The decision to delay the launch of Apple’s iPhone 12 temporarily cost the company $100 billion in stock market value, as it plunged over 5% at one point in after-hours trading on Thursday.
Apple reported the most significant quarterly decline in iPhone sales in two years, following its decision to postpone the traditional September launch event by one month to 13 October. This largely contributed to iPhone sales plummeting 20.7% to $26.4 billion globally, and by 28.5% to $7.95 billion in China.
September has been Apple's favoured release window for the past seven years, however, after what appears to have been manufacturing delays due to the coronavirus pandemic, the company announced in August it would be postponing the release.
Due to the delay, the opening-weekend sales of Apple’s flagship smartphone are not included in the fiscal fourth-quarter results, which ended on 26 September. Apple CEO Tim Cook told Reuters that, based on the first five days of shipping data, he remains “optimistic” about the iPhone 12’s success.
“What we’re seeing in the early going in the first five days gives us a lot of confidence that China will return to growth in our fiscal Q1,” he said, describing 5G as a “once-in-a-decade kind of opportunity”.
“We could not be more excited to hit the market exactly when we did,” he added.
The $100 billion drop in stock market value has exposed how heavily Apple relies on timing to generate the success of its financial results, although the decline is more a symptom of difficult market conditions rather than a reflection of Apple's worth.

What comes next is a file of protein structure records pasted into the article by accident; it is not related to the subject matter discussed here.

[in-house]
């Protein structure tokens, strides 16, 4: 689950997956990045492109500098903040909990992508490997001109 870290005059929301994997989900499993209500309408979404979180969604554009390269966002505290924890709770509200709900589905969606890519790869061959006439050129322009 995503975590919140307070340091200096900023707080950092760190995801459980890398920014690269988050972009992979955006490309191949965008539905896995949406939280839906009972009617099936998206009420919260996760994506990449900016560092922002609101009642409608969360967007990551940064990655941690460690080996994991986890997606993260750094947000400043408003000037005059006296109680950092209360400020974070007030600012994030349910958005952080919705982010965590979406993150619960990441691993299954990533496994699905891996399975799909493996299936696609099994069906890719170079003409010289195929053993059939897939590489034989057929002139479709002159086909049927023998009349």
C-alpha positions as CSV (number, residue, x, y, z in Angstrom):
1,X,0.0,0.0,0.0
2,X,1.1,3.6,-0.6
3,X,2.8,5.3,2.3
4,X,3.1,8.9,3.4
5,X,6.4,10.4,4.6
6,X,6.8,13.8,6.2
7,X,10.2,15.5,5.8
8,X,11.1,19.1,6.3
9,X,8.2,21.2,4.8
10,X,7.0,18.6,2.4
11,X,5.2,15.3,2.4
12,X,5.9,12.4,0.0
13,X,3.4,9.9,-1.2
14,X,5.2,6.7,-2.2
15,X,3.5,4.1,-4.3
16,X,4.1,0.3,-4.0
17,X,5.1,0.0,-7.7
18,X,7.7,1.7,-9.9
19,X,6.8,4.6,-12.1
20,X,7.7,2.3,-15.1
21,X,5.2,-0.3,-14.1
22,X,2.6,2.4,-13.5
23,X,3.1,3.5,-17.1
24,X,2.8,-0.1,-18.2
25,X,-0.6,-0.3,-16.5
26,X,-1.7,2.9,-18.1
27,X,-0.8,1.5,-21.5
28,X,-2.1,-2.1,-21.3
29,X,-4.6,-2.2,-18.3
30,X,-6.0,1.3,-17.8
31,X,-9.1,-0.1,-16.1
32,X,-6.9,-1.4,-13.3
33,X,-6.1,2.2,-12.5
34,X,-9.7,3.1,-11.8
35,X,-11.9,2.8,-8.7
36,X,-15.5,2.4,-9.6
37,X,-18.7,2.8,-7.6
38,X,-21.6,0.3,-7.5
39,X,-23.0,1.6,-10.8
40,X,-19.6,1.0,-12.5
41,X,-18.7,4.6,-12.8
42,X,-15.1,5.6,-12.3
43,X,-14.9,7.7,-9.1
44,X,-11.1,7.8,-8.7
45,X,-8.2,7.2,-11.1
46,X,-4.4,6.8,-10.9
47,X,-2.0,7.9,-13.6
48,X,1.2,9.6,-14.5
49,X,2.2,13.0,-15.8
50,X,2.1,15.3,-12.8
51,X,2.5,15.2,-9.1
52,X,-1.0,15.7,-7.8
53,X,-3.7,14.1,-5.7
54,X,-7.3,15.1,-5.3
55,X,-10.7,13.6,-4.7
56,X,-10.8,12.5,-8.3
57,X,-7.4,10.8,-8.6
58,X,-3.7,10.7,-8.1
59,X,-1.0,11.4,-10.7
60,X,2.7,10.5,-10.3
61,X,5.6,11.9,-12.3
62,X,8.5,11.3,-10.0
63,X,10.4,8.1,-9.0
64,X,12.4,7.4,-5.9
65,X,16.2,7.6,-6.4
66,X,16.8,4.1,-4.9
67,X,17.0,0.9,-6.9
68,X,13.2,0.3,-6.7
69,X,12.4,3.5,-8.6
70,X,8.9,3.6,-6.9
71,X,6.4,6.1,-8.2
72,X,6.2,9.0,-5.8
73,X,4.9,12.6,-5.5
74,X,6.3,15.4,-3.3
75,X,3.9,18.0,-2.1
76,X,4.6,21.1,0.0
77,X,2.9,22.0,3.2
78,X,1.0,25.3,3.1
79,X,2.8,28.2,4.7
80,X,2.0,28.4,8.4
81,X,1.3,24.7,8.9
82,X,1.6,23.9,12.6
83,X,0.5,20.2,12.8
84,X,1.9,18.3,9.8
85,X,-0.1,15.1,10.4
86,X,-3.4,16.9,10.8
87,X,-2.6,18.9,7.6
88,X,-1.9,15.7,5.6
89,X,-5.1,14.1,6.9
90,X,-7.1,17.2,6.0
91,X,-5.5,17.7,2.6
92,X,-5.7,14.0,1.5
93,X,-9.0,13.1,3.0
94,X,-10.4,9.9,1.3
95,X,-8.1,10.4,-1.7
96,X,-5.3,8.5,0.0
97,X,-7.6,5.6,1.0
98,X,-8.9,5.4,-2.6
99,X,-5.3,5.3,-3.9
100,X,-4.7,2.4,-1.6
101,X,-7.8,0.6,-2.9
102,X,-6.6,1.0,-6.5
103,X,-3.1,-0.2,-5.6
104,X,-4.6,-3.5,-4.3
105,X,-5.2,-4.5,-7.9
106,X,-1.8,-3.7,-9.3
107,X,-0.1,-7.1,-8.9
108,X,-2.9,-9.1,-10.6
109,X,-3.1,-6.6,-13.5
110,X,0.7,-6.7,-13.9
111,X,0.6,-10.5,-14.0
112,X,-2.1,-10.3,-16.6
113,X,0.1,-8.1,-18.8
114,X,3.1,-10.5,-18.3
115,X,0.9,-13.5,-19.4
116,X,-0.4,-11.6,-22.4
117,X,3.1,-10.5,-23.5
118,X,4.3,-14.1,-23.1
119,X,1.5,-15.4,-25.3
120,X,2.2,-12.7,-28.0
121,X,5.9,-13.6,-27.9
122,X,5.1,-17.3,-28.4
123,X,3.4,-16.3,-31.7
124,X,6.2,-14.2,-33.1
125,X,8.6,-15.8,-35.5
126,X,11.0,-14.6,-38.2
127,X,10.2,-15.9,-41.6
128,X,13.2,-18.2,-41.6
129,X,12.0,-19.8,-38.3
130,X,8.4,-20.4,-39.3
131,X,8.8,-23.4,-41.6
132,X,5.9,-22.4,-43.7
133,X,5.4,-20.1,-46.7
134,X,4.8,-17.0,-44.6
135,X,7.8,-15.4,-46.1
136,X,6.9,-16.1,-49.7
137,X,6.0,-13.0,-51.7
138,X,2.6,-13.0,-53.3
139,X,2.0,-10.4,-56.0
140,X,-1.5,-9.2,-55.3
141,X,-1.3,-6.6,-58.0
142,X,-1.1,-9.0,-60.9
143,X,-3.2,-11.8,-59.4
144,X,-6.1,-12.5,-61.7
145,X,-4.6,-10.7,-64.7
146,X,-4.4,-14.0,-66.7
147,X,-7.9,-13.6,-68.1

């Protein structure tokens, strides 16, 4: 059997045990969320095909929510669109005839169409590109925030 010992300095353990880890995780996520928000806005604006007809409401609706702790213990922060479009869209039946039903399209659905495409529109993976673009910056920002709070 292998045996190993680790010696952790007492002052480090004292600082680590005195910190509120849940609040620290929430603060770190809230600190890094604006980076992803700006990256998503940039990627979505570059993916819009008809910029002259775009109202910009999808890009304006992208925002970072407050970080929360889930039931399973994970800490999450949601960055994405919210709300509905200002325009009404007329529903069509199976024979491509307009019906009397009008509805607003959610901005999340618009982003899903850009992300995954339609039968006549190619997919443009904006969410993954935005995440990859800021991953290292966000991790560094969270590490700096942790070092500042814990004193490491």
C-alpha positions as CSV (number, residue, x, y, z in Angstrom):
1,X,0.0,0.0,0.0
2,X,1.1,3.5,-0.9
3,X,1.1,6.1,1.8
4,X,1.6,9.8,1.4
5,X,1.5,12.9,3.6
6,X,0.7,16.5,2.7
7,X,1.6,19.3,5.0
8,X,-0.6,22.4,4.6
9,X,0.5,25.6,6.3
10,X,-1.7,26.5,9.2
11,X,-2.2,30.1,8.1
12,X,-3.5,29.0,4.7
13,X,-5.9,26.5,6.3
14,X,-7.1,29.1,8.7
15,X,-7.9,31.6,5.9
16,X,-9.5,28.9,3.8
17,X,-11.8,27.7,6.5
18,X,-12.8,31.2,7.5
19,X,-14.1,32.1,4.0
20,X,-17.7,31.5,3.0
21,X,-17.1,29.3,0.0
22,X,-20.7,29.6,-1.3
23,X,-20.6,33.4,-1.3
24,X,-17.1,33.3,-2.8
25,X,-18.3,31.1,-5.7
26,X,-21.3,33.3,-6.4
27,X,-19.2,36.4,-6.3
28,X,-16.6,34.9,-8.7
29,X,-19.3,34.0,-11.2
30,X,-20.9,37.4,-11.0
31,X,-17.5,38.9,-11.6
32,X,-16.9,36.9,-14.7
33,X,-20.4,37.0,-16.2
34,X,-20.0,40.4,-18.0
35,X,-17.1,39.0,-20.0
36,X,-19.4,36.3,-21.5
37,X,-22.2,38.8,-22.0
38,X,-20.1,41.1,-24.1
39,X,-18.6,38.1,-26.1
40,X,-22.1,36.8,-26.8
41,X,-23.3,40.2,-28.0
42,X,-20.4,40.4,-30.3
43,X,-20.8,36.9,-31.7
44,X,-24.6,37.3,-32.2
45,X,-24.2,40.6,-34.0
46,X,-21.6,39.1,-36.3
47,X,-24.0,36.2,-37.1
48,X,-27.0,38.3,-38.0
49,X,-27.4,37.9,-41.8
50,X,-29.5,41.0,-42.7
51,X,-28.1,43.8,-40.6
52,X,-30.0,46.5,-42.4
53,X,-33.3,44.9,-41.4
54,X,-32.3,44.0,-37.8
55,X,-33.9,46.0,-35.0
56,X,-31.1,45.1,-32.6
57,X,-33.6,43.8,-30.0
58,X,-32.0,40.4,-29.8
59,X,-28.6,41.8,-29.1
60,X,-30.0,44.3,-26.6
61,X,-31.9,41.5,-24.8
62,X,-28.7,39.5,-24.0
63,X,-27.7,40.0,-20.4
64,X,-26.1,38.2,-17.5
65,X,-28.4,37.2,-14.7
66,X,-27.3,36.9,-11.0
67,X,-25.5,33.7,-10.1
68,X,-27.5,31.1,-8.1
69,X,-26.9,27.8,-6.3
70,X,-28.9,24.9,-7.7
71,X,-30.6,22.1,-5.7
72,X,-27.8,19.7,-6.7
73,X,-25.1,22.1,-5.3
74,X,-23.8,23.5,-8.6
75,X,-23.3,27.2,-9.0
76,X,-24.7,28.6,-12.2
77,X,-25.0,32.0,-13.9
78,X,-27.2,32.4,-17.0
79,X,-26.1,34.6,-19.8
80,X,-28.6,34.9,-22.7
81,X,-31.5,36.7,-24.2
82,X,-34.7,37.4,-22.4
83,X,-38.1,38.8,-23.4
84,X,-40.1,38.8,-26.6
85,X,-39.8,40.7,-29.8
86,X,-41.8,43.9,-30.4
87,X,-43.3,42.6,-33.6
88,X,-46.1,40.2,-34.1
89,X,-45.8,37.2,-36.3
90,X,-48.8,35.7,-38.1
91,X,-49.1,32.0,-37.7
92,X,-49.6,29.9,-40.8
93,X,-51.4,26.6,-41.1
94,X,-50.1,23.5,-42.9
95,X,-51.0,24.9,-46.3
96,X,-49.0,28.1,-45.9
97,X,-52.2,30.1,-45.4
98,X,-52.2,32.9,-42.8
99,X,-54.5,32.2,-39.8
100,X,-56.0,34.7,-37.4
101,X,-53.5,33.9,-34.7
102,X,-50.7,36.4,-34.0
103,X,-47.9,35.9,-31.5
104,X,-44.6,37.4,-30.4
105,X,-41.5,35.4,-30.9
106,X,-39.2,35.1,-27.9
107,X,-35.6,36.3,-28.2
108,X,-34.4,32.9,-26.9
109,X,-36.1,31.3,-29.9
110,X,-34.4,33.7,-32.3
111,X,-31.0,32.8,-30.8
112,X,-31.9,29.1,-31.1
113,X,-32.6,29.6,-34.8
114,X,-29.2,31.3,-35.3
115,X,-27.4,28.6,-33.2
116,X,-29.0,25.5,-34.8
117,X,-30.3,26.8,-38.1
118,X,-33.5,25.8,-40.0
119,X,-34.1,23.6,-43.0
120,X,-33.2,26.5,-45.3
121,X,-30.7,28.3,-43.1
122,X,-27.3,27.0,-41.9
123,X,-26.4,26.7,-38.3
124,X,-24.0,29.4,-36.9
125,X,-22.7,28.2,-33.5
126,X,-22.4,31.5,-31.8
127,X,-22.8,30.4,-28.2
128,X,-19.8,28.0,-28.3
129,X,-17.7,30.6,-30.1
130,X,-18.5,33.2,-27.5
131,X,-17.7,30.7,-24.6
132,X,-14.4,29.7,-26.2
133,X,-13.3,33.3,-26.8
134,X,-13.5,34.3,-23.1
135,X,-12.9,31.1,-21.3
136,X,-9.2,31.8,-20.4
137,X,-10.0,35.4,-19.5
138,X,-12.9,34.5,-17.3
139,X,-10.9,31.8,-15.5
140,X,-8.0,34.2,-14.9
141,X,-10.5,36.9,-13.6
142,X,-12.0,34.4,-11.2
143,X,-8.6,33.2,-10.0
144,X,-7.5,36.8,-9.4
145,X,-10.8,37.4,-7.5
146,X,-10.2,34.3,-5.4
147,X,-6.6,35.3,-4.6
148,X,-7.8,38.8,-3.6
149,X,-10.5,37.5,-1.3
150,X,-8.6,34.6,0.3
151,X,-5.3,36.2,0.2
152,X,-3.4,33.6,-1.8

Overall, Apple exceeded analyst revenue and profits expectations, reporting $64.7 billion and 73 cents per share instead of the $63.7 billion and 70 cents estimated by IBES data from Refinitiv.
Despite poor iPhone sales, the company said that the revenue from its accessories segment was up 20.8% to $7.9 billion, compared with Refinitiv estimates of a 13.5% rise to $7.4 billion. Mac and iPad sales were also strong, at $9 billion and $6.8 billion, compared with analyst estimates of $7.92 billion and $6.12 billion – likely buoyed by strong demand for hardware as many continue to work from home.
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Having only graduated from City University in 2019, Sabina has already demonstrated her abilities as a keen writer and effective journalist. Currently a content writer for Drapers, Sabina spent a number of years writing for ITPro, specialising in networking and telecommunications, as well as charting the efforts of technology companies to improve their inclusion and diversity strategies, a topic close to her heart.
Sabina has also held a number of editorial roles at Harper's Bazaar, Cube Collective, and HighClouds.
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